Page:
Center for Auto Safety Opposes DOT Review on Auto Safety Standards

Believes effort will weaken vehicle safety rules

The Center for Auto Safety submitted comments to the U.S. Department of Transportation (DOT) on its notice of regulatory review of several motor vehicle safety standards. The Center urged the DOT not to weaken or repeal regulations that protect drivers, passengers, and pedestrians, and create more benefits than costs.

According to the center, the DOT and NHTSA are reviewing regulatory policies on roof crush resistance, ejection mitigation, occupant crash protection, and electronic stability control systems for heavy vehicles.

“Where the benefits are greater than the costs, as they are for all of the safety standards subject to review, the Center for Auto Safety recommends they remain as written and we urge stricter enforcement to allow for the maximum benefit from these regulations,” said Center for Auto Safety Executive Director Jason Levine.

Based on NHTSA’s own analysis, the benefits to society of the following safety rules outweigh the costs. The rule on ejection mitigation, which prevents passengers from being fully or partially thrown from vehicles, creates $3.55 billion in net benefits annually. The regulation for roof-crush resistance—which prevents intrusion of the roof structure into the passenger compartment of a vehicle—continues to reduce rollover deaths and injuries.  According to NHTSA’s figures, the rule produces $285 to $850 million in annual net benefits. The benefits of occupant crash protection regulation, which can prevent up to 858 injuries annually, exceed the costs by $20-$475 million. Regulation for electronic stability control systems for heavy vehicles—which help prevent rollovers and oversteer and understeer conditions in trucks and buses—also create more benefits than costs. This rule saves lives and generates $267-$480 million in annual net benefits.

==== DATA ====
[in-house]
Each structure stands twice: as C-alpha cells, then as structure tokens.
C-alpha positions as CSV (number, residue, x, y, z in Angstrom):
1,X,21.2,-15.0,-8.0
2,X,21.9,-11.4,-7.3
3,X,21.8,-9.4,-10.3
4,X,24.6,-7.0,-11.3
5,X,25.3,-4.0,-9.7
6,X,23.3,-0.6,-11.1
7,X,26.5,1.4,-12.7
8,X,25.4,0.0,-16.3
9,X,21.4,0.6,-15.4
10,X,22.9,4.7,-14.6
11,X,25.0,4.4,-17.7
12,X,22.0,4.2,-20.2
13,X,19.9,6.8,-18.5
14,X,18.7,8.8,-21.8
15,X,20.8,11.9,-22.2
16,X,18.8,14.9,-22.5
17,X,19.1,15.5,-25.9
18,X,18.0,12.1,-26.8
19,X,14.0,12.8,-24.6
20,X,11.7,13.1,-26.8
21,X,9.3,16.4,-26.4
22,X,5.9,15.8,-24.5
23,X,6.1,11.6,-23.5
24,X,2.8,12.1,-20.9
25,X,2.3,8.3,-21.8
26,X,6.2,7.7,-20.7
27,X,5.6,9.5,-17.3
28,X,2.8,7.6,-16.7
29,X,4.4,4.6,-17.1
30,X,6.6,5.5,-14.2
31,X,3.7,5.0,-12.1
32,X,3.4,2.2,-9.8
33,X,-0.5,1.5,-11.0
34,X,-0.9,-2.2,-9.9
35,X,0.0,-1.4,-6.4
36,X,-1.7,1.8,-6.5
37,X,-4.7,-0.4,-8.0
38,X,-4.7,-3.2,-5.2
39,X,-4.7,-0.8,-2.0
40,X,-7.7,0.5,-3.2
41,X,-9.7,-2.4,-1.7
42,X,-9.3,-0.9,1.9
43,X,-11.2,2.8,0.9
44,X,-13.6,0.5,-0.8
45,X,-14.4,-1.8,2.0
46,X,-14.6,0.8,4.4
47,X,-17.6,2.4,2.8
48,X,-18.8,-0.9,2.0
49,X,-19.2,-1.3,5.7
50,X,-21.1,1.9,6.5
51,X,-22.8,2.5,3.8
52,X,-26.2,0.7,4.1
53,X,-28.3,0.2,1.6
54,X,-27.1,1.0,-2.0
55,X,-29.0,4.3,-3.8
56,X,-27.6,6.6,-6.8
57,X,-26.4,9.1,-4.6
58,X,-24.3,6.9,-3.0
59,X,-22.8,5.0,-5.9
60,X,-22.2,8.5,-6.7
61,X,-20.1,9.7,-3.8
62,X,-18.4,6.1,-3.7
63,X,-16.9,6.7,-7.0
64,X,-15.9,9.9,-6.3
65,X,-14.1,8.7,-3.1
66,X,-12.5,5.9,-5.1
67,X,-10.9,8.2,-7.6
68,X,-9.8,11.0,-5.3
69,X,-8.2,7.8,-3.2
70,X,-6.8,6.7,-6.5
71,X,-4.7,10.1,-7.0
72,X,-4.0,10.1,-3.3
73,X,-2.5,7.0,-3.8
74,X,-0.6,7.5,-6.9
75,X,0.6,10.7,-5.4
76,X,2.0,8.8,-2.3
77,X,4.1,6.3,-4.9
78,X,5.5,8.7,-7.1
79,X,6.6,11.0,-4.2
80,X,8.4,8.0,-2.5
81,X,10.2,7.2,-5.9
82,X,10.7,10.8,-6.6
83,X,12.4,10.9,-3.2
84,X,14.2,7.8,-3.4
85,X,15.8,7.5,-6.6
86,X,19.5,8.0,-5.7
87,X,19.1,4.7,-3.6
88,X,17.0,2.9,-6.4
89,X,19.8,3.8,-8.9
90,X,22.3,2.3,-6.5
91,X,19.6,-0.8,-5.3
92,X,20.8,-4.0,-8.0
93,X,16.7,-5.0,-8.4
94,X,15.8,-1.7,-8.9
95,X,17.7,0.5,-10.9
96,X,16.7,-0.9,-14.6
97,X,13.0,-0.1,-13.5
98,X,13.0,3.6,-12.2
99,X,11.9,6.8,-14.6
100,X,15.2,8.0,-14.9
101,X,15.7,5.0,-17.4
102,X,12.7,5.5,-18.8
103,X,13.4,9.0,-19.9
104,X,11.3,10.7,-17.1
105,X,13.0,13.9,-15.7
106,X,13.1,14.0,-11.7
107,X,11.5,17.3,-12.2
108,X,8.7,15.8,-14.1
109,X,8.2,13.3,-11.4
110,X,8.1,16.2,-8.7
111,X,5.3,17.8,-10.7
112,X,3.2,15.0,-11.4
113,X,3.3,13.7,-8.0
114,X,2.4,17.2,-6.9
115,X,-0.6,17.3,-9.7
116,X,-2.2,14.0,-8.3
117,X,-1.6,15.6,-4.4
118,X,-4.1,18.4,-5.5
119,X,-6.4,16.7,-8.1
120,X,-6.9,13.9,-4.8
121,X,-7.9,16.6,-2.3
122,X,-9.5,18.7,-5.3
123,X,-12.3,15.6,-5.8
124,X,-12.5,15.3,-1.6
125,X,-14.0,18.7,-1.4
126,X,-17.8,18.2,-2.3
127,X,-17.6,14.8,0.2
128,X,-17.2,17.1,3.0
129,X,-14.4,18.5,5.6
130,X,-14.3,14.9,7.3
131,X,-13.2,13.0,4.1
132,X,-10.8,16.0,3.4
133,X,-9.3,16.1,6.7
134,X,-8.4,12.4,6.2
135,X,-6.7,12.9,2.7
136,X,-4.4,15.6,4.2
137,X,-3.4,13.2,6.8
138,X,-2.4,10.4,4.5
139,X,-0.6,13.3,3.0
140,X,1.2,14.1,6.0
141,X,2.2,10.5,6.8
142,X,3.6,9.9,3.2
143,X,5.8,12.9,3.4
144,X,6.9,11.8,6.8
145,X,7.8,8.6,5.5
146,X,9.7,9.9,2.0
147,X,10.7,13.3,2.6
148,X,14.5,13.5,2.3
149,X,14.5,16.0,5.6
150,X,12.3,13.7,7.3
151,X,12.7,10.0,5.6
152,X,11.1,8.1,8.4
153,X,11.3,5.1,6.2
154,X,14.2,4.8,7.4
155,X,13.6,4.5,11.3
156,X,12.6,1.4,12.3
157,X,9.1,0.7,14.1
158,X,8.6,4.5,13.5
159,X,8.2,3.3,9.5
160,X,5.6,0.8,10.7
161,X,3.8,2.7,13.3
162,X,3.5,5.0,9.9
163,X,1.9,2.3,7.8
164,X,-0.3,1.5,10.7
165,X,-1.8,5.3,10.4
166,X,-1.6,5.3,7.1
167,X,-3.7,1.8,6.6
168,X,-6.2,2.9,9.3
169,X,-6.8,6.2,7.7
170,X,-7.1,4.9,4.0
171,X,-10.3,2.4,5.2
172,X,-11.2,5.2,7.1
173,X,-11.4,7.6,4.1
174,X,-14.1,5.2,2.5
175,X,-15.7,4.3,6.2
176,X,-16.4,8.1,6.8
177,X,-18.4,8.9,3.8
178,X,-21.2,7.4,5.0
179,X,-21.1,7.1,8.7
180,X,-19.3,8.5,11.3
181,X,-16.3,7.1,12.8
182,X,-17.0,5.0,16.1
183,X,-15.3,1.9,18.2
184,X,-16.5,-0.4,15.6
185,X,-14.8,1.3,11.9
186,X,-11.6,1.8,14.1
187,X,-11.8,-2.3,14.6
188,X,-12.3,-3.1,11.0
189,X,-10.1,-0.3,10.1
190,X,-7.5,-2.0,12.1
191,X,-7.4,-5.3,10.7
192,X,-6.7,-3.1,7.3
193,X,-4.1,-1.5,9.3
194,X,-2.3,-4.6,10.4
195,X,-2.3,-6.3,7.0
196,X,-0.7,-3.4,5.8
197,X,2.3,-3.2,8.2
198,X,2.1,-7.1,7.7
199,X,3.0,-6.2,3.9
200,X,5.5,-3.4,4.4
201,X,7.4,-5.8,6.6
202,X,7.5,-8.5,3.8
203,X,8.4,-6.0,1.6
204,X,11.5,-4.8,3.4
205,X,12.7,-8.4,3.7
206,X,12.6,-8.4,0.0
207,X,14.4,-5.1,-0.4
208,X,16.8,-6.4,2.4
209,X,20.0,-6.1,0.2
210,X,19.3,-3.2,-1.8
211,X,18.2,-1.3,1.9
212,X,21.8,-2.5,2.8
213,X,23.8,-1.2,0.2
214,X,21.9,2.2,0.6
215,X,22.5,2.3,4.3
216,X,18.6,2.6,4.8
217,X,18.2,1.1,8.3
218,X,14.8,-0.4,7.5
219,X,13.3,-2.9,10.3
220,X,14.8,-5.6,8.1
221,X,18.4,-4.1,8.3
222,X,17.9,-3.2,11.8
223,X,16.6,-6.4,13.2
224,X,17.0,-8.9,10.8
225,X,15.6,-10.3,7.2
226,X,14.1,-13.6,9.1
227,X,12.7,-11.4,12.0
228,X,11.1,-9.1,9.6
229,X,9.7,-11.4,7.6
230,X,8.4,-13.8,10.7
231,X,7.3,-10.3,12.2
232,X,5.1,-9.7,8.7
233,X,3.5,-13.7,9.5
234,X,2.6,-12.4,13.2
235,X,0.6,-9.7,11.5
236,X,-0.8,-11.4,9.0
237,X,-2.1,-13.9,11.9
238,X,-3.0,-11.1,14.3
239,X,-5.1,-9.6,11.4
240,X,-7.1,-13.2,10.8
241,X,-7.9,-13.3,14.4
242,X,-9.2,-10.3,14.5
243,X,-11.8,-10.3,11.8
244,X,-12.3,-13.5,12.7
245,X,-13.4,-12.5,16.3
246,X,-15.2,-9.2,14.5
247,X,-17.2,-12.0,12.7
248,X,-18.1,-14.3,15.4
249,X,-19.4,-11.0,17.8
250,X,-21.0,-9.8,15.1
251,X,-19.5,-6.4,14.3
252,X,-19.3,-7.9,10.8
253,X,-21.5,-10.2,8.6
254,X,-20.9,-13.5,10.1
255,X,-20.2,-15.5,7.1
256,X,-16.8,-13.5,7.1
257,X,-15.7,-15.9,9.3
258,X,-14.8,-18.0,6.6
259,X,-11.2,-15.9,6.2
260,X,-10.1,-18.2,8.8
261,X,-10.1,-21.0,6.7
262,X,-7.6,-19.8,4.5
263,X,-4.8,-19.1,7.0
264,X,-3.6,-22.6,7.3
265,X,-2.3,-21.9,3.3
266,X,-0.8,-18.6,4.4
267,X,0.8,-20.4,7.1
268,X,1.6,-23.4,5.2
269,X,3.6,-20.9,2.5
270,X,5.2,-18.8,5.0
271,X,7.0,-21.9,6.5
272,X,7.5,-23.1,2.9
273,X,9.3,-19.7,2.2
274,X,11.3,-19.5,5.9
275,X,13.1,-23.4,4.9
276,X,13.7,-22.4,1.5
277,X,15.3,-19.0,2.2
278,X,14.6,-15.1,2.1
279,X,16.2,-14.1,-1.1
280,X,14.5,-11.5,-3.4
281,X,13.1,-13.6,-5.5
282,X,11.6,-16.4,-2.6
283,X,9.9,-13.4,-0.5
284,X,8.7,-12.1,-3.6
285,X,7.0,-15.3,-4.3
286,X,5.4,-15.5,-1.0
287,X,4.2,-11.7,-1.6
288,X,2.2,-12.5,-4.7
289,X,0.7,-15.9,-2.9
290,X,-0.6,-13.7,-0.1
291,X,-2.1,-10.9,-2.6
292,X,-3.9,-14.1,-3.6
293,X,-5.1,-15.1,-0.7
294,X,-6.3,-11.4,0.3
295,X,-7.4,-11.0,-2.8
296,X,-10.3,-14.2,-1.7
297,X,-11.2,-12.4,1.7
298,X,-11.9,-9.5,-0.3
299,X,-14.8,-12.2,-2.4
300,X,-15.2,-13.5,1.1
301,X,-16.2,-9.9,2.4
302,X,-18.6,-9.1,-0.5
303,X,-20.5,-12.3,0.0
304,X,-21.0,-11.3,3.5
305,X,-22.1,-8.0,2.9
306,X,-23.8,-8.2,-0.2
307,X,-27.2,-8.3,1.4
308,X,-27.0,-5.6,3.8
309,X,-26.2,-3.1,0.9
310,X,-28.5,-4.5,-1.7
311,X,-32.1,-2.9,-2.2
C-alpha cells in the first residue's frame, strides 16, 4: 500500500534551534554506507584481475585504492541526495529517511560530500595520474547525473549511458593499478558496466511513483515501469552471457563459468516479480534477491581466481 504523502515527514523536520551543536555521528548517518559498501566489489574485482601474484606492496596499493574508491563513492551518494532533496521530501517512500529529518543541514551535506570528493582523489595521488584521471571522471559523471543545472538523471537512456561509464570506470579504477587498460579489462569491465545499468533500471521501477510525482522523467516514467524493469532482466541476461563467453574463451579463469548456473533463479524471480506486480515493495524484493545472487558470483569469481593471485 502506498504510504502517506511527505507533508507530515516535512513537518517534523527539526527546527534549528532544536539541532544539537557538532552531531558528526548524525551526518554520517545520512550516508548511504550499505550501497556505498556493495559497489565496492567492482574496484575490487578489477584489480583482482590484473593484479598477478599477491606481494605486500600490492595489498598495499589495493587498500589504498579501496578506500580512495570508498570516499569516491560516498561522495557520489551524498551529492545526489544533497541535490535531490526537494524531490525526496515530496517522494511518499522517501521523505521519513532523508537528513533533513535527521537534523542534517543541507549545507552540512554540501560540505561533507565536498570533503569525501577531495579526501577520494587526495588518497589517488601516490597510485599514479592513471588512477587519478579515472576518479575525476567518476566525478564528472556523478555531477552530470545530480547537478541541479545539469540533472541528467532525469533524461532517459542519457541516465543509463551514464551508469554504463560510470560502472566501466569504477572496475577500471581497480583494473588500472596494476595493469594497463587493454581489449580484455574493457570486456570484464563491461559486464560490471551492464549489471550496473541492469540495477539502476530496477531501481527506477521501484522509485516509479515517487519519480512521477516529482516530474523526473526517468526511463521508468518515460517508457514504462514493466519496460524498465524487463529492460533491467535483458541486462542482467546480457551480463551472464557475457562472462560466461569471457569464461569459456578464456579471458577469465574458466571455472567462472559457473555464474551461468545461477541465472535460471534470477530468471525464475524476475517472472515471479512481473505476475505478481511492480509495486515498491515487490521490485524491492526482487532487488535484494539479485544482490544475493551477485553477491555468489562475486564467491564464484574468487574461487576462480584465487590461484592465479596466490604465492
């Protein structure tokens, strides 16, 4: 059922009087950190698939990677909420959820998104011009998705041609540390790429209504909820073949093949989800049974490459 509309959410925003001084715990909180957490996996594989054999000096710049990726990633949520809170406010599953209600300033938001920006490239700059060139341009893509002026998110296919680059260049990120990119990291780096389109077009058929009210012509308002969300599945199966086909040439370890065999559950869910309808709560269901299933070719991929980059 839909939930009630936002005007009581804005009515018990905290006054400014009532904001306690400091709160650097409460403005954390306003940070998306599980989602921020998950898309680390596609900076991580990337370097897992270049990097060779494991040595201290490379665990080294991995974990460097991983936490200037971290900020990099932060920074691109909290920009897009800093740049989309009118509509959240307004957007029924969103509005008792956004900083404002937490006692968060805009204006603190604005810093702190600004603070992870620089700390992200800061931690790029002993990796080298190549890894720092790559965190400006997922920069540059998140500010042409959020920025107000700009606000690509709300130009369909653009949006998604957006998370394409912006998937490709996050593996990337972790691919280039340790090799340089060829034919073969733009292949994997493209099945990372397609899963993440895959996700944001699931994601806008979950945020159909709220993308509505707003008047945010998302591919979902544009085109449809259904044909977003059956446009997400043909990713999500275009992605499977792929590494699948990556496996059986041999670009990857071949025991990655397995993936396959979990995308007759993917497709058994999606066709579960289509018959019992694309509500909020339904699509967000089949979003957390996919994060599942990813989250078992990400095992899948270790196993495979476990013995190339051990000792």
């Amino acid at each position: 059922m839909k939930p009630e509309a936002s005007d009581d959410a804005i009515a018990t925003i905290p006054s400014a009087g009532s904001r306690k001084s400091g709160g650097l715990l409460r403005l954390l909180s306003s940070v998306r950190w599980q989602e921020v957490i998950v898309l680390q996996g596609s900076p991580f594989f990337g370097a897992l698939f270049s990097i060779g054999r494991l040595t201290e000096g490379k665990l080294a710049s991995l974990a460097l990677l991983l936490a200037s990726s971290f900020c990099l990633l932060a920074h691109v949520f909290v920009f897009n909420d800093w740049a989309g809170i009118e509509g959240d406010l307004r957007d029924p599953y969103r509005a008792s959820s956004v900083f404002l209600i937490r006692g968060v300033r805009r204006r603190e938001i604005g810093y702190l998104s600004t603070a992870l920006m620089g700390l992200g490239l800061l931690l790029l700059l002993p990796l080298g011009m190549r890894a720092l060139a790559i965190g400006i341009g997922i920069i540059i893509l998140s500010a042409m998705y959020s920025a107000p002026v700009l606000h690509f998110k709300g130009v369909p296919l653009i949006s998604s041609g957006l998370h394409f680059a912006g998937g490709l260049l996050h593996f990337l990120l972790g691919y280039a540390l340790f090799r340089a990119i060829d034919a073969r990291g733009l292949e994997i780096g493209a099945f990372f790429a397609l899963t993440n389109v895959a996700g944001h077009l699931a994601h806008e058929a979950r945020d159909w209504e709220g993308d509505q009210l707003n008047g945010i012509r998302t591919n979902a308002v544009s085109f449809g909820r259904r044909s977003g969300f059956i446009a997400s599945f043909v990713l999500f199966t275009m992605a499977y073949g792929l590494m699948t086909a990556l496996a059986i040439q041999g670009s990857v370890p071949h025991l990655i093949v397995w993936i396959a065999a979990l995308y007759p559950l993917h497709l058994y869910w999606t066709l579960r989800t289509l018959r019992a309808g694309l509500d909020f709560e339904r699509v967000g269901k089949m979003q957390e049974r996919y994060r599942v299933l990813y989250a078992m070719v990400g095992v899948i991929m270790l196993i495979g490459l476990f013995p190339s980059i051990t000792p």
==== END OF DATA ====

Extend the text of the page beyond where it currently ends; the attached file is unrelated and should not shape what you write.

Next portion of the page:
“The Center for Auto Safety opposes any modification to these standards that would inhibit the implementation and future actualization of this potential,” said Levine. “If anything, these rules could have been strengthened during the rulemaking stage to provide additional benefits to consumer safety at a minimal cost to automakers. Now that they are in place, the key to providing the maximum consumer benefit in exchange for the related societal costs is for NHTSA to zealously enforce these regulations, not repeal or weaken them.”

Written by triciasauls

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